Education sector needs revamping - academic
Posted Friday, February 22 2013 at 02:00
Prof Omaswa said besides the Makerere University Council being big, it is not professional and lacks the required skills.
A team instituted to investigate the state of Makerere University has said the government needs to pay attention to the entire education system to develop skills needed for the job market.
Prof. Francis Omaswa, the leader of the taskforce, said it was wrong for the government to pay attention to lower education by promoting Universal Primary Education (UPE) and Universal Secondary Education (USE), leaving higher education to the private sector.
“The government should pay attention to the entire education system. The people who go to teach in UPE/USE schools need the correct skills. This is critical. UPE can’t be strong if higher education foundation is weak because it’s where skills are developed,” Prof Omaswa said in an interview.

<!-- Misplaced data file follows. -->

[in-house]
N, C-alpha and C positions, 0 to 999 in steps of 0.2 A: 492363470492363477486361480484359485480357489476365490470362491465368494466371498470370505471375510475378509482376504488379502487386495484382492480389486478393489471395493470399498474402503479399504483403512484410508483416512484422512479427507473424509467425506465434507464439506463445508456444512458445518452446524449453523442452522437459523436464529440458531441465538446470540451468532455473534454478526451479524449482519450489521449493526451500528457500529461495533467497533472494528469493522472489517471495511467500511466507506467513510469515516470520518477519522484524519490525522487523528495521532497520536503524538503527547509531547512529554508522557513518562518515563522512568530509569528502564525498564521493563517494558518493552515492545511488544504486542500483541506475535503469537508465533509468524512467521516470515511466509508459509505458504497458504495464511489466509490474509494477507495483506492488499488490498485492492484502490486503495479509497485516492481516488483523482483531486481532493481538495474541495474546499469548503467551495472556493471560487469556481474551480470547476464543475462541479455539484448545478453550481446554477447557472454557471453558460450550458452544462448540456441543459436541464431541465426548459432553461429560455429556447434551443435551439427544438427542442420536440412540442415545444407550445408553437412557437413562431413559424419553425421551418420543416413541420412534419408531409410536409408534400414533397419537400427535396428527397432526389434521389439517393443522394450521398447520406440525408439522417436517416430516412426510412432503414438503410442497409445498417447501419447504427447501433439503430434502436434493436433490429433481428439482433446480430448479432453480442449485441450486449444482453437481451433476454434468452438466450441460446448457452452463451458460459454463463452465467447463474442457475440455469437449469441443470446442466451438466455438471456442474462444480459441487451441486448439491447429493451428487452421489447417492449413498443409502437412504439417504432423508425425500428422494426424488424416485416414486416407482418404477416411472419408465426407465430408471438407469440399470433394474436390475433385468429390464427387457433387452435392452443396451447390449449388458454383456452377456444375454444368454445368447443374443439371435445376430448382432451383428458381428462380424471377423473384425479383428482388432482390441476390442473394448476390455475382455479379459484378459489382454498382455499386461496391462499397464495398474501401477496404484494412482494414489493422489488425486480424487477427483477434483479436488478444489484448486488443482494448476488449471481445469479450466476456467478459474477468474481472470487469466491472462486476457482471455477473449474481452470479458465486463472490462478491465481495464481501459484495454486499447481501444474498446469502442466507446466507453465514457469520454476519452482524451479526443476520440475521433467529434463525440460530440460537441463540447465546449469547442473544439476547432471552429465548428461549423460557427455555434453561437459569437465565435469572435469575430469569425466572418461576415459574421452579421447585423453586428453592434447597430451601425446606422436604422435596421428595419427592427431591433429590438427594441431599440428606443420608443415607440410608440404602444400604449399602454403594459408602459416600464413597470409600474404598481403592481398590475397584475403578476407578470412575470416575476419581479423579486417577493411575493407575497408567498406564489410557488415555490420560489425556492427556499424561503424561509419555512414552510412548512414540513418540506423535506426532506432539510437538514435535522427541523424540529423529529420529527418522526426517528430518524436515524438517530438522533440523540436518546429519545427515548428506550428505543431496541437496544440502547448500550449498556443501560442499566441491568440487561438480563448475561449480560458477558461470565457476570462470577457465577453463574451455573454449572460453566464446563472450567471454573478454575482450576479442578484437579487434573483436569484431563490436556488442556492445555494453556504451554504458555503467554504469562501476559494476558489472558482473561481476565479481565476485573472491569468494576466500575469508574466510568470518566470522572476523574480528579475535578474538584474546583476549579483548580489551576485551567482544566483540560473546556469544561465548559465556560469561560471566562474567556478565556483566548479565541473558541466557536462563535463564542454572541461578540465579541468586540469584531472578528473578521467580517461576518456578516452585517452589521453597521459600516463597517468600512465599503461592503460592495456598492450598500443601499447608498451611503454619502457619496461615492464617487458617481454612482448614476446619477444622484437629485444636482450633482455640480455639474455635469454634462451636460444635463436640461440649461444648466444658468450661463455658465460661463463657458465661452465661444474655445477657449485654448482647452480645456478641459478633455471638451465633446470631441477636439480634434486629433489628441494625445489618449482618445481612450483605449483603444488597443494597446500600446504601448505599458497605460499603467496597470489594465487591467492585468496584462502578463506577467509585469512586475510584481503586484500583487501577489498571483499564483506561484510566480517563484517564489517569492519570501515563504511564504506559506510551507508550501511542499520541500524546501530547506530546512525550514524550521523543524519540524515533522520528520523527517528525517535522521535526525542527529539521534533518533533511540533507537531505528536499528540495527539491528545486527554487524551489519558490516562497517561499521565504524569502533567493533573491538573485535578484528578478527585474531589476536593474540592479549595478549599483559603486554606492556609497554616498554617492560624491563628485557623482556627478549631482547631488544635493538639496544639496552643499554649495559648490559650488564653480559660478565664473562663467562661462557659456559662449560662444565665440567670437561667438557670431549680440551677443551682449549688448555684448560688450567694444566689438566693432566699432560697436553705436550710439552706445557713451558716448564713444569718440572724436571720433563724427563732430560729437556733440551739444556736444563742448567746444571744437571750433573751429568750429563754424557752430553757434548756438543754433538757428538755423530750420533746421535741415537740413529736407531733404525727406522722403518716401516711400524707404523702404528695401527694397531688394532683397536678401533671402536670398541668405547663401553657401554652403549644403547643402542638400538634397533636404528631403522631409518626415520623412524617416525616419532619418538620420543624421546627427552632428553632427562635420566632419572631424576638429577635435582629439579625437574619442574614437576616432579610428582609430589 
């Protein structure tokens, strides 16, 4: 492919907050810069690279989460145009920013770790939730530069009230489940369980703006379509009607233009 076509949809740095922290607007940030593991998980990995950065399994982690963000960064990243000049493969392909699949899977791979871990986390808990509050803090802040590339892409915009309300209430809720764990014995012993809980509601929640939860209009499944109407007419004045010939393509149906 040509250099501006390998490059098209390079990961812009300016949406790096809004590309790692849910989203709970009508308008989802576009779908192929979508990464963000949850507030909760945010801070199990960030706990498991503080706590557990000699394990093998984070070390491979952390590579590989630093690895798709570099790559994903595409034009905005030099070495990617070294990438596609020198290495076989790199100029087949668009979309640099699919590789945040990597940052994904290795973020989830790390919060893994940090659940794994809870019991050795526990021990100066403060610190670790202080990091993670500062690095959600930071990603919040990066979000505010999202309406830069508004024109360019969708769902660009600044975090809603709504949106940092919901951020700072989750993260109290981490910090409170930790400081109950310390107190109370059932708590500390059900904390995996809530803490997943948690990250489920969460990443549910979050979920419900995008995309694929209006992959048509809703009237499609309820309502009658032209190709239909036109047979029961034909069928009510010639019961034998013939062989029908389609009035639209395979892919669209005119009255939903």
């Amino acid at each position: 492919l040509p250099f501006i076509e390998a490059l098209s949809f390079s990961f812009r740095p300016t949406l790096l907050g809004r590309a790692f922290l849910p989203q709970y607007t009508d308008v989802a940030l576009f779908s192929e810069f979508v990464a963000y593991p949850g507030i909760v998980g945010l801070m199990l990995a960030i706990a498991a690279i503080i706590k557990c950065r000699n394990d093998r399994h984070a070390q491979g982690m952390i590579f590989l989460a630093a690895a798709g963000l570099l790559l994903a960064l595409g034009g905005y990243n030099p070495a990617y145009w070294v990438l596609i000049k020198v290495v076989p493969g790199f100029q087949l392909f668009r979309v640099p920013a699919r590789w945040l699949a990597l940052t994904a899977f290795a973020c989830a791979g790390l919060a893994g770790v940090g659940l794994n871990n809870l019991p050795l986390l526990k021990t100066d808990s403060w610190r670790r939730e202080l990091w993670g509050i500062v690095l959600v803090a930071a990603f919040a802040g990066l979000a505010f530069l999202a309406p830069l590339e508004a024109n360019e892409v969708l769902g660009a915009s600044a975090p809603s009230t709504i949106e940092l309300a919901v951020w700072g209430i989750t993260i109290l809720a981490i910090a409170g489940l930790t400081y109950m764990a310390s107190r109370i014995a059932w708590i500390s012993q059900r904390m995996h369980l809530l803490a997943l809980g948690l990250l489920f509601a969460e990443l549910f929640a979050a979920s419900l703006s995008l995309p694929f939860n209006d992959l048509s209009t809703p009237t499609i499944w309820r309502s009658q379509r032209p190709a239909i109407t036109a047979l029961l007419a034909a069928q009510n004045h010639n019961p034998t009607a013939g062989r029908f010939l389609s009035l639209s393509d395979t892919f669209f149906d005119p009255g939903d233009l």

“This is where we got it wrong. They are all important. What was wrong was to say UPE/USE are more important and leaving higher education to the private sector to make money,” he added.
The taskforce was expected to look into job-grading structures, reward mechanisms and the resultant grievances and disputes that have often cropped up at the institution.
The findings handed to Makerere University authorities two weeks ago indicate that despite the university producing 67 per cent of the graduates, the institution continues to be underfunded. Prof Omaswa added that even the little resources available are not well utilised.
He added: “The staff-student ratios are below the recommended standard. They are short of funds, which is not their fault. The fees charged are below a unit cost. It doesn’t come on time and some students sit exams without charge.”
Other findings show that some of the administrative positions are duplicated. For instance, the academic registrar and deputy vice chancellor-in-charge of academics serve the same purpose while the law gives the university secretary and deputy vice chancellor- finance the same functions.
The team also points a finger at the National Council for Higher Education (NHCE) for failure to regulate duplication of courses.
The vice chancellor, Prof Ddumba Ssentamu, said a workshop was being organised to discuss the findings with stakeholders, pledging that recommendations within their means would be implemented.